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Page:Folk-lore - A Quarterly Review. Volume 4, 1893.djvu/123

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Annual Report of the Conncil. 115

steps may be taken during the ensuing year towards carrying out the objects they have in view.

It is proposed to record for certain typical villages and the neighbouring districts —

(i) Physical Types of the Inhabitants.

(2) Current Traditions and Beliefs.

(3) Peculiarities of Dialect.

(4) Monuments and other Remains of Ancient Culture; and

(5) Historical Evidence as to Continuity of Race.

As a first step, the Committee formed a list of such villages in the United Kingdom as appeared especially to deserve ethnographic study, out of which a selection was made for the survey. The villages or districts selected are such as contain not less than a hundred adults, the large majority of whose forefathers have lived there so far back as can be traced, and of whom the desired physical measurements, with photographs, may be obtained.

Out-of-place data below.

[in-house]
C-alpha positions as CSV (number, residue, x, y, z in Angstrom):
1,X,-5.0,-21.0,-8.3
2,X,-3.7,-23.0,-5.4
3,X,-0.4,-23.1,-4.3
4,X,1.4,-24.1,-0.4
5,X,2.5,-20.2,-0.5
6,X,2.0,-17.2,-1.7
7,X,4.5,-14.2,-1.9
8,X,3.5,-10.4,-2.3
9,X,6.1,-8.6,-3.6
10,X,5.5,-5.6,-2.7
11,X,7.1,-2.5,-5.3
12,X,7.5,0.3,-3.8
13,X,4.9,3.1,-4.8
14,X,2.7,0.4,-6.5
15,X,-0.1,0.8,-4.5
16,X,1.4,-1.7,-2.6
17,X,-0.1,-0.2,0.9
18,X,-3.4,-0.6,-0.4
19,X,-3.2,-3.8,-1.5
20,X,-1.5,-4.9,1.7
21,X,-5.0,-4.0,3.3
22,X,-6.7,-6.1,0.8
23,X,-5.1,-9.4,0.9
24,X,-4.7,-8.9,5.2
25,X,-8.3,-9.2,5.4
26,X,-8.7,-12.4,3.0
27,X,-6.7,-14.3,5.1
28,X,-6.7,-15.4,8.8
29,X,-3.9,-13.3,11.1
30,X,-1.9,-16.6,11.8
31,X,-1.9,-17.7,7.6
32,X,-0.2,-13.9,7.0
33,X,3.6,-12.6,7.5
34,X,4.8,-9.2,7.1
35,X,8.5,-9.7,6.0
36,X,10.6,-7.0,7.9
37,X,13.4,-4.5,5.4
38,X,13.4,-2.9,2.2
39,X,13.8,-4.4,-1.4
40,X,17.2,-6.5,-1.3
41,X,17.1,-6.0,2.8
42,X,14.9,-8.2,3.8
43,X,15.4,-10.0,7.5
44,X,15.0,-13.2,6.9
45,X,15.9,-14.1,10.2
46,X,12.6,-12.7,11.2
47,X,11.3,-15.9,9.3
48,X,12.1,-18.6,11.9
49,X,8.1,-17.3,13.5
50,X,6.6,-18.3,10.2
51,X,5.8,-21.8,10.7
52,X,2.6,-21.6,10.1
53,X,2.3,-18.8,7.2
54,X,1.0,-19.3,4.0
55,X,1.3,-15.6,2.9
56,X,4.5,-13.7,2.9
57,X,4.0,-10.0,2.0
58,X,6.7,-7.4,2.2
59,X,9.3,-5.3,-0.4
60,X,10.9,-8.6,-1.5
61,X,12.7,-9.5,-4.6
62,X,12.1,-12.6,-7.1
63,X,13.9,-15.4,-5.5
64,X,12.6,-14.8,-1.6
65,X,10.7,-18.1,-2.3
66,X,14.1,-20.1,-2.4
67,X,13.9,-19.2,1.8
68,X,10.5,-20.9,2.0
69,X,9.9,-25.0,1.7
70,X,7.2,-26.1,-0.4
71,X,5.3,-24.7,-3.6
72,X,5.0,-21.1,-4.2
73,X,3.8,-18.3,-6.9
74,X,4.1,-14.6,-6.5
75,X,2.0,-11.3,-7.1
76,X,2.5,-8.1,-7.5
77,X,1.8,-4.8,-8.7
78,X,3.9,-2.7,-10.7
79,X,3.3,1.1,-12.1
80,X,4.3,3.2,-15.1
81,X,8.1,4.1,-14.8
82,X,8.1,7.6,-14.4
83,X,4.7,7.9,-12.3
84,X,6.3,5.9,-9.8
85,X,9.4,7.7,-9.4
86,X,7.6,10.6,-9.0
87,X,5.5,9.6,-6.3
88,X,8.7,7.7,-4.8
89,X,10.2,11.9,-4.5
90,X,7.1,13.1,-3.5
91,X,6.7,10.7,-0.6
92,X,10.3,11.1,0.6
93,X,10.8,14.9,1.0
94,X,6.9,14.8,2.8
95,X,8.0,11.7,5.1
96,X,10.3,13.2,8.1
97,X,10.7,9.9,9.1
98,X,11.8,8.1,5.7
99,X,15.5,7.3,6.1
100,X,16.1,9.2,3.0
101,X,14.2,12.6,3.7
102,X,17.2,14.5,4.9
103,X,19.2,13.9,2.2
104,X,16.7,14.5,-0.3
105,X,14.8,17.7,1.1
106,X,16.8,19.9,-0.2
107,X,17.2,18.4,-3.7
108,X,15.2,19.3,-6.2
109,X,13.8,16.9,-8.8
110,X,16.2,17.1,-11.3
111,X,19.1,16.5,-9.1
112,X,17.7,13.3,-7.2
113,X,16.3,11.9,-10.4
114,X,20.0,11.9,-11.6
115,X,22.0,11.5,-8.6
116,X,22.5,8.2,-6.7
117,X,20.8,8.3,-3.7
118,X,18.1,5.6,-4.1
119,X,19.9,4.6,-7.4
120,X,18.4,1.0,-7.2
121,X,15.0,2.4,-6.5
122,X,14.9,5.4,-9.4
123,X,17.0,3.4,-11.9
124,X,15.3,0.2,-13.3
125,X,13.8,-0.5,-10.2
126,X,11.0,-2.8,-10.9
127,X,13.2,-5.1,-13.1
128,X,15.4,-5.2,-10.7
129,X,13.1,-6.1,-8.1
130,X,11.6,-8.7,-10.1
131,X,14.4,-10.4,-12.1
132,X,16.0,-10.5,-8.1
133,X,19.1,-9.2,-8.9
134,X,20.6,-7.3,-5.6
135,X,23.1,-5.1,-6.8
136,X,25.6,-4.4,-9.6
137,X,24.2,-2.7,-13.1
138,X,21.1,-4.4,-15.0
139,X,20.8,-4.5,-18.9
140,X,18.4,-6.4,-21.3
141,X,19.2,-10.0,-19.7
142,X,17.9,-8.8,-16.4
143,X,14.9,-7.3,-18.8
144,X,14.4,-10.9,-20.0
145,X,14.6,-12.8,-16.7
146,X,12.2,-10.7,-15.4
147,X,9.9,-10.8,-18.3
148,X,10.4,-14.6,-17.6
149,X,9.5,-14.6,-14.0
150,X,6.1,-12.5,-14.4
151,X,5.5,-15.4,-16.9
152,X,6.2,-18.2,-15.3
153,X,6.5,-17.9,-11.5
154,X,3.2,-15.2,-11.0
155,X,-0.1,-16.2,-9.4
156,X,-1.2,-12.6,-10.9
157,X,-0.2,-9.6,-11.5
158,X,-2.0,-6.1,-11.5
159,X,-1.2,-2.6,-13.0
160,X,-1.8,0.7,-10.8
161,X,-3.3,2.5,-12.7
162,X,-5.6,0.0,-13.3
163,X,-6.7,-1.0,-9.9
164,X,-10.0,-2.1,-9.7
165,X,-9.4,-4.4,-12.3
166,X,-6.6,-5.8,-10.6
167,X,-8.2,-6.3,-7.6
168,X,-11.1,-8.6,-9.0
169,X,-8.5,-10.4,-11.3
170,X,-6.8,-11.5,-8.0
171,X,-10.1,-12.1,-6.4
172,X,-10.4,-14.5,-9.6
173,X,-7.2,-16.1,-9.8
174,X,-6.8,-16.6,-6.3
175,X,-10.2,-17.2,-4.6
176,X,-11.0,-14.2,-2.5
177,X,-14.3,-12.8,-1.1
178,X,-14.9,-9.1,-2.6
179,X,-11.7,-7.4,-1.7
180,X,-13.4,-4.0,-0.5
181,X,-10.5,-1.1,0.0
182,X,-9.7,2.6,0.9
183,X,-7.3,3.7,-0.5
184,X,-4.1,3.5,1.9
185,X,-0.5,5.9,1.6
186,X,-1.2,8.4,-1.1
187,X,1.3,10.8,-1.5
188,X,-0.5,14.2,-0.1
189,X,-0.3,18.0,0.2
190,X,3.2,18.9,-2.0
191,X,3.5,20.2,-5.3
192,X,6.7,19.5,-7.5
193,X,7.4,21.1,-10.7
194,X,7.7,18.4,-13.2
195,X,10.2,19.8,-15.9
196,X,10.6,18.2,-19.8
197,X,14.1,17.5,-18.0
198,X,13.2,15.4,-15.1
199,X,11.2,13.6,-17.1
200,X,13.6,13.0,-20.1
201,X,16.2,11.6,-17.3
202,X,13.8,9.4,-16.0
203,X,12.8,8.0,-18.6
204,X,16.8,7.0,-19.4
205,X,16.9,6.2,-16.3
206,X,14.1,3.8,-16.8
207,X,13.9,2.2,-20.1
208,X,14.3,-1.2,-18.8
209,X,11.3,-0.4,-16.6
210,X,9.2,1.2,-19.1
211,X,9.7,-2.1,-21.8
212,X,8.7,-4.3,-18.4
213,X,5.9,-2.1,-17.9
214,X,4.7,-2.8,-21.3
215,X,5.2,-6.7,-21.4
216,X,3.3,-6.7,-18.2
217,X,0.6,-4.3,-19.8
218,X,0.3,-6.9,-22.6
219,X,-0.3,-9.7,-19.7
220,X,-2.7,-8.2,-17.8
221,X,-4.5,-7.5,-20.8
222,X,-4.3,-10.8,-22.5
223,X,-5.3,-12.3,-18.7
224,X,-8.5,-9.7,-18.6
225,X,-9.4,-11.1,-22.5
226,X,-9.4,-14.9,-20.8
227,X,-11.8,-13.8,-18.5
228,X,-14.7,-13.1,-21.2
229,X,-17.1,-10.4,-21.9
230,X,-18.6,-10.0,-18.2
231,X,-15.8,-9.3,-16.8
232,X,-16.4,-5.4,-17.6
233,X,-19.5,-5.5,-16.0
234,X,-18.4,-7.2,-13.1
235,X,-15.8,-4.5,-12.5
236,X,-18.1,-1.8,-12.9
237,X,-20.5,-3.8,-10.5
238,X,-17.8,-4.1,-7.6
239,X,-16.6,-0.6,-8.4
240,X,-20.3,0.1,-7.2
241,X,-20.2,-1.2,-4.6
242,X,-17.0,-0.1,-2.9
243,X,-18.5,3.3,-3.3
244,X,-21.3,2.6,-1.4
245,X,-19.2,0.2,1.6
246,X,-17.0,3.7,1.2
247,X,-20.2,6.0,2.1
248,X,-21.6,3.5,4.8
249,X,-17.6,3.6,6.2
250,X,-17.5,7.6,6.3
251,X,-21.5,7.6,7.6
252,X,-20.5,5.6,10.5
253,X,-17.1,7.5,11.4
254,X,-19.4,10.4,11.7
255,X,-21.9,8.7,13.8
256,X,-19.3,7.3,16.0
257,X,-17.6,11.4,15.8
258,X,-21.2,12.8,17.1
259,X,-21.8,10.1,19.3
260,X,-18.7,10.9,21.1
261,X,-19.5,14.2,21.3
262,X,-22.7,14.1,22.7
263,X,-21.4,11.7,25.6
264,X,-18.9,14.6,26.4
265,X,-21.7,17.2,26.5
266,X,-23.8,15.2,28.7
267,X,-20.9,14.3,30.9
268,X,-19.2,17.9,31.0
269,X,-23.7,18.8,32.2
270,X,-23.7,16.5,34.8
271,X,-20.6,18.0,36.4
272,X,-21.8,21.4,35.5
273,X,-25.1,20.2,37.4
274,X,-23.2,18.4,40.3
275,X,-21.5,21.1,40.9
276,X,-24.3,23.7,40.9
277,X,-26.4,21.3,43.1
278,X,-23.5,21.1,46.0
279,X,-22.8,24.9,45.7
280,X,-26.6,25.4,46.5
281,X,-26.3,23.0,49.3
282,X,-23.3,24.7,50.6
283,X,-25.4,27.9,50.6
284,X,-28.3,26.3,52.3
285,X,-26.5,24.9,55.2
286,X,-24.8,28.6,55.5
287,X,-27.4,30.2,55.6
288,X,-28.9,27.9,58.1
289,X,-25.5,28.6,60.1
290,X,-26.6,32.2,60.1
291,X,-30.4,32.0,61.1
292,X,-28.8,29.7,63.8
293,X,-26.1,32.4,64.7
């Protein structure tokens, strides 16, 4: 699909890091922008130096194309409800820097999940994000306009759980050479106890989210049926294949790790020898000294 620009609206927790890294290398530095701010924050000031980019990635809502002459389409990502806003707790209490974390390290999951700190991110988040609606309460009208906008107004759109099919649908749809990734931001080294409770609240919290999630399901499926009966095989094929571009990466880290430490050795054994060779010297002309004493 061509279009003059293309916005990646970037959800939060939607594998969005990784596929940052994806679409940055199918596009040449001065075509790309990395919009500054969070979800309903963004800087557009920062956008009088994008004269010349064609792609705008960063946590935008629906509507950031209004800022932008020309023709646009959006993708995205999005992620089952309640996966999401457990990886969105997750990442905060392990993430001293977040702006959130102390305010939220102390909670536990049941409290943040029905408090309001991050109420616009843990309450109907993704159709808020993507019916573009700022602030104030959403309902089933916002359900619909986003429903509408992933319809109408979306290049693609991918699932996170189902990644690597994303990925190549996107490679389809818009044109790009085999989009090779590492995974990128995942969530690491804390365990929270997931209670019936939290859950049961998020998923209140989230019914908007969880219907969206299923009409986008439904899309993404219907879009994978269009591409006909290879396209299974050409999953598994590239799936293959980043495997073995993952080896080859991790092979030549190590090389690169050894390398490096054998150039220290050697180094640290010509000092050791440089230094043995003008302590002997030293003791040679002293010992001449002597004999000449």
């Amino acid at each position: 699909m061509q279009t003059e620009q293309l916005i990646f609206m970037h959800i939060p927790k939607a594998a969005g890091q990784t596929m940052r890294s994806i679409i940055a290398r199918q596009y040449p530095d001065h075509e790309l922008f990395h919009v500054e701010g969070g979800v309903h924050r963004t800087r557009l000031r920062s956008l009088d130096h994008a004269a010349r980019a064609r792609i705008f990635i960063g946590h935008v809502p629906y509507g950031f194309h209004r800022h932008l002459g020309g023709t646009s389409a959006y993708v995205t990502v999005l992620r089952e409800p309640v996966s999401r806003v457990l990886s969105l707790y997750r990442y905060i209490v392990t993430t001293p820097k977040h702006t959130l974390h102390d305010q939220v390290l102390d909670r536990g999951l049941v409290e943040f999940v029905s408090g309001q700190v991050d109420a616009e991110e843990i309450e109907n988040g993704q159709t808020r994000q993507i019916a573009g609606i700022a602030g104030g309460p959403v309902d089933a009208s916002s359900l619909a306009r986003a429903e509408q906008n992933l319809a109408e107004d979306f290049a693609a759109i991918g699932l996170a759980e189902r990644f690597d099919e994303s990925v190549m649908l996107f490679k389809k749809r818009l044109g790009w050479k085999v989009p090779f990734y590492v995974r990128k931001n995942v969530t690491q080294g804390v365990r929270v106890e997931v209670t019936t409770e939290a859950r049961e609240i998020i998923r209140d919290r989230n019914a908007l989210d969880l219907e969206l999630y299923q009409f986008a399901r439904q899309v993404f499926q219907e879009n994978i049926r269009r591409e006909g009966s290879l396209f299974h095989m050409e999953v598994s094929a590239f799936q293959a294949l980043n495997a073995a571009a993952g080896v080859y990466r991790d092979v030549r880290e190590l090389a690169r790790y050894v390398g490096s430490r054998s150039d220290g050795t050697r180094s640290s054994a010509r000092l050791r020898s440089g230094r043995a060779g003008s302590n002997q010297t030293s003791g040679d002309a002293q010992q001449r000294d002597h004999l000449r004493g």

The Council have had under consideration the question of the feasibility of securing in London a permanent habitation, and of forming a library and, if possible, a museum of folk-lore objects. Meanwhile the Secretary has collected at his rooms in Lincoln's Lin all the books and pamphlets which have from time to time come into the possession of the Society, whether by gift, exchange, or otherwise.

The Council have also under consideration a motion by the President that the annual meetings should be held at a different town in the United Kingdom in each year, and they hope that suggestions from members may be forth- coming to enable them to test the advisability of this new departure, and to make the necessary arrangements if this plan should prove practicable.

The Council are again anxious to impress upon every member the urgent need of help both in money and work. A larger share of help in both these directions is absolutely essential, and it rests with members of the Society to enlist the sympathy and co-operation of their friends, if the Society is to achieve the objects it has in view.

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